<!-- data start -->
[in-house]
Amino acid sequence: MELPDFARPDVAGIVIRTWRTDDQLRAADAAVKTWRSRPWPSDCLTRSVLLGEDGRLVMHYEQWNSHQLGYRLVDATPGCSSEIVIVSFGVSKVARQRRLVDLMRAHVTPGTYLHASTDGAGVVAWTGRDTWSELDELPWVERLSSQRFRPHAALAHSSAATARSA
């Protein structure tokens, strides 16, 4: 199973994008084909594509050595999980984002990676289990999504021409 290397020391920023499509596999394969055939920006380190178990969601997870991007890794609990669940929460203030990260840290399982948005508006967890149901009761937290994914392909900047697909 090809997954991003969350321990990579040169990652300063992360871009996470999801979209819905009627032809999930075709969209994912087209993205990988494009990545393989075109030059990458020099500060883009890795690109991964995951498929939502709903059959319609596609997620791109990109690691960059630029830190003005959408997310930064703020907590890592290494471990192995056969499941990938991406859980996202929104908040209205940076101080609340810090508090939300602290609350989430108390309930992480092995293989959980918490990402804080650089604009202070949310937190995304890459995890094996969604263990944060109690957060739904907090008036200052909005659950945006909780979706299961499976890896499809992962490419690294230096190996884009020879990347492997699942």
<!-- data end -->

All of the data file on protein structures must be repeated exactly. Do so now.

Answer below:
[in-house]
Amino acid sequence: MELPDFARPDVAGIVIRTWRTDDQLRAADAAVKTWRSRPWPSDCLTRSVLLGEDGRLVMHYEQWNSHQLGYRLVDATPGCSSEIVIVSFGVSKVARQRRLVDLMRAHVTPGTYLHASTDGAGVVAWTGRDTWSELDELPWVERLSSQRFRPHAALAHSSAATARSA
């Protein structure tokens, strides 16, 4: 199973994008084909594509050595999980984002990676289990999504021409 290397020391920023499509596999394969055939920006380190178990969601997870991007890794609990669940929460203030990260840290399982948005508006967890149901009761937290994914392909900047697909 090809997954991003969350321990990579040169990652300063992360871009996470999801979209819905009627032809999930075709969209994912087209993205990988494009990545393989075109030059990458020099500060883009890795690109991964995951498929939502709903059959319609596609997620791109990109690691960059630029830190003005959408997310930064703020907590890592290494471990192995056969499941990938991406859980996202929104908040209205940076101080609340810090508090939300602290609350989430108390309930992480092995293989959980918490990402804080650089604009202070949310937190995304890459995890094996969604263990944060109690957060739904907090008036200052909005659950945006909780979706299961499976890896499809992962490419690294230096190996884009020879990347492997699942």